Title: The Tower: Chapter Two, Part One
Chapter Two, Part One
not my photo, from https://www.redbubble.com/people/nataliekinnear/works/8460362-red-dahlia-flower-white-background-wall-art?p=framed-print
The answer to “When do we start?” was “On the morrow,” and early enough that when Camille suggested they part for the evening, it barely stung to agree. Camille was lodged in a guesthouse not a quarter-mile from Anton’s own dormitory, and they would need in the morning before first light, in an effort to get to the morgues as soon as possible.
For some reason—and there were many theories, none of them proven—it was easier to construct a death miasma in times of darkness. Perhaps it was nothing more than the effect of unconscious bias in training—Anton could do it in full day just fine thank to much zealous practice, after all—but he also didn’t mind hastening his next rendezvous with Camille.
After Camille left, Anton took the time to reset his wards and make sure his experiments were either in stasis or resolved before setting off for his own cold bed. It was a bit late to get dinner in the student kitchens, but some kind cook had left out a loaf of brown bread and a bit of fatty goose drippings on the counter. If the food was left out, it was fair game, and Anton took the offering with quiet gratitude before continuing on his way.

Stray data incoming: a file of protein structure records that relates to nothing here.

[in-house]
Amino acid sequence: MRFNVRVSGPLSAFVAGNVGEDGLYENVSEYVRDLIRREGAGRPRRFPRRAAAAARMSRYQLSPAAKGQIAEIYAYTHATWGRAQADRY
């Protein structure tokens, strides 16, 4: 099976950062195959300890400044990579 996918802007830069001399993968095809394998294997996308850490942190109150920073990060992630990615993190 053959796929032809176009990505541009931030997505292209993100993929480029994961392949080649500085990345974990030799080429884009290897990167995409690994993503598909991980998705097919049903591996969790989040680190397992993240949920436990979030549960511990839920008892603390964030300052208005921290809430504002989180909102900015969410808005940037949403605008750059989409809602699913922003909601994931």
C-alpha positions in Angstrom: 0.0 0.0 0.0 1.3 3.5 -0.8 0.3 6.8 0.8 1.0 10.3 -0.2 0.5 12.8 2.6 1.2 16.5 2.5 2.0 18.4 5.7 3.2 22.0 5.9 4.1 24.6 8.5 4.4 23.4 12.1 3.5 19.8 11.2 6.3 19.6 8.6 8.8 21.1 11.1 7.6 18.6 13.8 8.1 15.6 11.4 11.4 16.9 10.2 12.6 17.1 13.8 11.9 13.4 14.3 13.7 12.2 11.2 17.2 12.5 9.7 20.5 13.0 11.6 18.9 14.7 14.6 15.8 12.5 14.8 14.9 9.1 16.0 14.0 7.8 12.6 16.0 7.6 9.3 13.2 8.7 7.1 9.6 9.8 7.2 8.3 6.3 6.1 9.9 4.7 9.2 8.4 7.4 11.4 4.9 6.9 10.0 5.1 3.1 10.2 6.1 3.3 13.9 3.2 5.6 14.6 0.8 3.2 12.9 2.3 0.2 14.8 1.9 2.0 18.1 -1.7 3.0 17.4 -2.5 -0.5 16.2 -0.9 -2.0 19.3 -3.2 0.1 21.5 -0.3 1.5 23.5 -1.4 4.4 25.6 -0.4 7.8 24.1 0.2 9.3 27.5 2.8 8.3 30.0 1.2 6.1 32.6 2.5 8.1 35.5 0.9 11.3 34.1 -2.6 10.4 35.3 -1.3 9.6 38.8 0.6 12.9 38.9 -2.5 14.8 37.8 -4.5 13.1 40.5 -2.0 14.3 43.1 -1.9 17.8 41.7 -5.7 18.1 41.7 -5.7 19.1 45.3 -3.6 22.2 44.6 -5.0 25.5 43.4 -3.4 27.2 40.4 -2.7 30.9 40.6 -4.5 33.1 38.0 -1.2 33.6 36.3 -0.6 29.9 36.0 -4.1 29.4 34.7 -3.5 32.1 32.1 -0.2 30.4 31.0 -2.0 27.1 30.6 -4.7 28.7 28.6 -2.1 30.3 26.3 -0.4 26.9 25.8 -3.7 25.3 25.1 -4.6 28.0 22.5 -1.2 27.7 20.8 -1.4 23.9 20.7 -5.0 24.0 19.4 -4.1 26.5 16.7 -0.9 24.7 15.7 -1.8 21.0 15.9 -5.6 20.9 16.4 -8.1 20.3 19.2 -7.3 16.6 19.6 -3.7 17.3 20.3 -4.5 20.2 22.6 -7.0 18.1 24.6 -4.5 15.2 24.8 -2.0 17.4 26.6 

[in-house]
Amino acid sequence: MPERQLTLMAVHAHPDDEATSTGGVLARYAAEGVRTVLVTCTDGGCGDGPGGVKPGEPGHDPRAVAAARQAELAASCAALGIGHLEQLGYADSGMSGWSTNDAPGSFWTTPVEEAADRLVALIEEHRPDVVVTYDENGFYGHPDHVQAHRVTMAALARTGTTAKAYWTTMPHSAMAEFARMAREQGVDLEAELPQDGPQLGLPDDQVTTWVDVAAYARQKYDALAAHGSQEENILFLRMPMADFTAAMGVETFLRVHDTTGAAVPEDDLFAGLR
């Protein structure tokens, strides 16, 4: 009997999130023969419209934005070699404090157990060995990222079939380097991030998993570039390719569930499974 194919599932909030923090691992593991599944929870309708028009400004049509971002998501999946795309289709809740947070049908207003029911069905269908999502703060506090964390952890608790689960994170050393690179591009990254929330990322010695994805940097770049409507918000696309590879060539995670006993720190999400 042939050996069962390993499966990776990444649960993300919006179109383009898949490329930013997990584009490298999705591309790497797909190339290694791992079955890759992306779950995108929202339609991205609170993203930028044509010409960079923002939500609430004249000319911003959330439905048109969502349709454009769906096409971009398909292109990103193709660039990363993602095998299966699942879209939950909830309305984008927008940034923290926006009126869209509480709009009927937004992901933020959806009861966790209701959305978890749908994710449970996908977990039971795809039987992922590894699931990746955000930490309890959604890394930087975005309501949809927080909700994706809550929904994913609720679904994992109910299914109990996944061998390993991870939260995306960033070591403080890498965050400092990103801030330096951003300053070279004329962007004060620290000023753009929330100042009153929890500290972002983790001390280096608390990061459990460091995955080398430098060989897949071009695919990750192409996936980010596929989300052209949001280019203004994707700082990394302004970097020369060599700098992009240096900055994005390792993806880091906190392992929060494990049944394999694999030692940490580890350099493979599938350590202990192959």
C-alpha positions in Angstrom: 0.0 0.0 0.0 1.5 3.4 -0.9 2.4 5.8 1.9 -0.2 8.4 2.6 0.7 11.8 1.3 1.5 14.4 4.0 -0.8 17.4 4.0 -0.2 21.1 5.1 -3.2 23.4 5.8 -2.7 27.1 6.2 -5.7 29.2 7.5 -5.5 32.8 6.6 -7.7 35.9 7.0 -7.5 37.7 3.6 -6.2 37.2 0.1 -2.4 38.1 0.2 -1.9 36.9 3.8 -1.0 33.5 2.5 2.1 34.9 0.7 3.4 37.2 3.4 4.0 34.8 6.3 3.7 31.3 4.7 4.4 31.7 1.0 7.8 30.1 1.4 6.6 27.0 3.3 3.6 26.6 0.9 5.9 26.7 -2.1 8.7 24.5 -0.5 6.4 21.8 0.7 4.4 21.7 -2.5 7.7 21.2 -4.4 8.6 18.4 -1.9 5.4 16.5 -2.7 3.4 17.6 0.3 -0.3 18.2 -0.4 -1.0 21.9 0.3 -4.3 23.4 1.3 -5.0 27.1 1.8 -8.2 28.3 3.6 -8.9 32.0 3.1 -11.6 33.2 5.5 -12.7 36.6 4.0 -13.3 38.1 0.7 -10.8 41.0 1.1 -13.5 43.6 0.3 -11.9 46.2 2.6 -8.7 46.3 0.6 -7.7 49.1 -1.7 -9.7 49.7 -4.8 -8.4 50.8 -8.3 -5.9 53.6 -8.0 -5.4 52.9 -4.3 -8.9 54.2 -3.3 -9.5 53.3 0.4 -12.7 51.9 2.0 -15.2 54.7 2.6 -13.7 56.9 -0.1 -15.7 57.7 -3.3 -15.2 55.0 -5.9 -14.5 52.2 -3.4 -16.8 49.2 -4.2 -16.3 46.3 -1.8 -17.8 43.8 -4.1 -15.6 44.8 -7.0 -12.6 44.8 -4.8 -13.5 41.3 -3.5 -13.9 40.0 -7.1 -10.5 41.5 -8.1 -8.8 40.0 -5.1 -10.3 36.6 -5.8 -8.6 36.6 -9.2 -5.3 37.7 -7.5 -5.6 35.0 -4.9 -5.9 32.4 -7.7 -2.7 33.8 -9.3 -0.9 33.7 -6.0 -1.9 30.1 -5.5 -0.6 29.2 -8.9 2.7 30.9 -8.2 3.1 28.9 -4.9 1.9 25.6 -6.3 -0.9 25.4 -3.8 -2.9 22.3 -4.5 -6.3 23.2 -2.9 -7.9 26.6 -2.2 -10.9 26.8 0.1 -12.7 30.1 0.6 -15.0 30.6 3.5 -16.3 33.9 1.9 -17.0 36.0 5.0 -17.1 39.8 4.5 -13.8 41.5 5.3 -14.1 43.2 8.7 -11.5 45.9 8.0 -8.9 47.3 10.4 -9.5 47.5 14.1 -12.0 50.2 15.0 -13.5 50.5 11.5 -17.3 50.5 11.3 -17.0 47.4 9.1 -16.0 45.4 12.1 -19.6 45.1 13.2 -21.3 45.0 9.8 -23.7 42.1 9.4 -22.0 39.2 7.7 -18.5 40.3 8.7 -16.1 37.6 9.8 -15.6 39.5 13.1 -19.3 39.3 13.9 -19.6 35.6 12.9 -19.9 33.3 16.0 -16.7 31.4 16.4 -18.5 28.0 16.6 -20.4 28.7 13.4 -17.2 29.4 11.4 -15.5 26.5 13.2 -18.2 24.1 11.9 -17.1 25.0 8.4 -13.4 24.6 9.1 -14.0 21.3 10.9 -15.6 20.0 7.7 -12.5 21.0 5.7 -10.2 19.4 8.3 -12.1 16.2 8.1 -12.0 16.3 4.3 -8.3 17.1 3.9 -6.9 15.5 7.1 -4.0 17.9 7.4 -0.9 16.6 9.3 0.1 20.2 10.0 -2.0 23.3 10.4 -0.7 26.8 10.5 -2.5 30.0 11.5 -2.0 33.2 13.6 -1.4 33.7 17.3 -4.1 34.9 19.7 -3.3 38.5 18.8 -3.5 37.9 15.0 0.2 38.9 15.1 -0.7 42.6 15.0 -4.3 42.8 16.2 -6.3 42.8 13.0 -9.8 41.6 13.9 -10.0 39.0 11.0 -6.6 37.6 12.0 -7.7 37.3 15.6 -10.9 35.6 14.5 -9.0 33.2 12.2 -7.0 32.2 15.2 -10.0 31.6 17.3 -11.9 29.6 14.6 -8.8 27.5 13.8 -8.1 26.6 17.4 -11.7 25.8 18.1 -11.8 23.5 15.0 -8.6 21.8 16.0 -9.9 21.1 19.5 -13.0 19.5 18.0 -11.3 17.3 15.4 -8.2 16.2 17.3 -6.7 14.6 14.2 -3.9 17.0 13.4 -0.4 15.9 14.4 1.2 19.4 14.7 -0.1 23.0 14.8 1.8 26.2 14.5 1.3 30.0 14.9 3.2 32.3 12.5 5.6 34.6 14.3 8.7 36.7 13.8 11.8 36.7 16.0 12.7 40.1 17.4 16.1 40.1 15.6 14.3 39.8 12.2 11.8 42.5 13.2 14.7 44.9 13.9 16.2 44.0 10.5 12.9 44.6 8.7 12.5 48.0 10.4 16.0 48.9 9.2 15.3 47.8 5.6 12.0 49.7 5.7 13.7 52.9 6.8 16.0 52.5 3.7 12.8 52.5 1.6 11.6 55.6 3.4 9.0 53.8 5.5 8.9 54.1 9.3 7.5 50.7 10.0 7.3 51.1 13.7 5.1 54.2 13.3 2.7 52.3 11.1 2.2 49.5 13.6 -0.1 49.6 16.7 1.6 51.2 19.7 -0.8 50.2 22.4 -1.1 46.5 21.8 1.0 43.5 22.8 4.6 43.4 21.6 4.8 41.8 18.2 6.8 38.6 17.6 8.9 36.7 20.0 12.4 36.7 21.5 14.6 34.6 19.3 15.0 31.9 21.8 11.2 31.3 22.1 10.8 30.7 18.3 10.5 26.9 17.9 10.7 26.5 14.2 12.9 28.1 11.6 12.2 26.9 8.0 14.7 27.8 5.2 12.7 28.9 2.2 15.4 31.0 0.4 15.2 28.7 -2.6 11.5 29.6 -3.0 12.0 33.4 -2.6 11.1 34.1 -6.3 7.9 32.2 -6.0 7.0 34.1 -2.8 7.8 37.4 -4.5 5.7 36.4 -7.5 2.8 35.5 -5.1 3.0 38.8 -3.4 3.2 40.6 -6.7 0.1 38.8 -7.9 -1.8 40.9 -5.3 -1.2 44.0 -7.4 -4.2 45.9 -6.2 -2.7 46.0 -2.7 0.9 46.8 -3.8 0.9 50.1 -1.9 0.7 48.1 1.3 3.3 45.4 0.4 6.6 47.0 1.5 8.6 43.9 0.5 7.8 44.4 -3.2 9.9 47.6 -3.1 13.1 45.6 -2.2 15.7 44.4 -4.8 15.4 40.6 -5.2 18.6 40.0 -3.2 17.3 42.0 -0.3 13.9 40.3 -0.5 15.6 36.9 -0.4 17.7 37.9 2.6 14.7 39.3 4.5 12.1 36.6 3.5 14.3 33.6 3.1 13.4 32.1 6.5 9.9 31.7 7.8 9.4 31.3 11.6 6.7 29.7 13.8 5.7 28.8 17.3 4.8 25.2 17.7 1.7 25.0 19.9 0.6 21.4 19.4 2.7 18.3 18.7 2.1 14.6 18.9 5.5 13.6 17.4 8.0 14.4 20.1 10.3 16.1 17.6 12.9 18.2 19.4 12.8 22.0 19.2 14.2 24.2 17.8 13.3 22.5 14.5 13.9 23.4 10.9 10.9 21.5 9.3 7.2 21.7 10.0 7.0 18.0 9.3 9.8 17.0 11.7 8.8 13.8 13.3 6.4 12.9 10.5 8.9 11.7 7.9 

It wasn’t that he was quite as poor as he made out to be—the purse of coins Camille had given him after the case on the train was still mostly full—but he was afraid to spend it too fast. His mother had done all she could to set him up well, but she had her own problems in the wake of his father’s death, and he would not intrude on her fragile peace of mind.
Anton made his way to his room—his private room, tiny but certainly a blessing—at the back of the first floor as he munched on the last piece his meal. A quick check told him that his locks here remained inviolate, and he sighed with relief as he drew the opening glyph in midair with his wand. The door opened, and he entered, only to sigh when he saw the rat droppings on the far floor.
“Works on everything but rats,” he muttered. They must get in through the window—he kept it shuttered tight, but like everything else in Zürich, the building was old and full of tiny crevices through which a pest could enter. He picked up the small, bristled broom in the corner of his chamber and swept the mess to the side, to be dealt with later. For now, he had preparations to make.
Anton had told Camille he could be discreet, look other than he was now. And that was entirely true, he could. It wasn’t something he’d practiced in a while, his studies and work being what they were, but Anton’s first, childish spells had all revolved around making himself into something else. He smiled as he lit the candles on his little, worn desk, remembering how his mother had shrieked when she found a messy young chimneysweep sitting at her breakfast table, eating jam straight out of the jar with sooty hands. All an illusion, of course, and worth the scolding he’d received for it.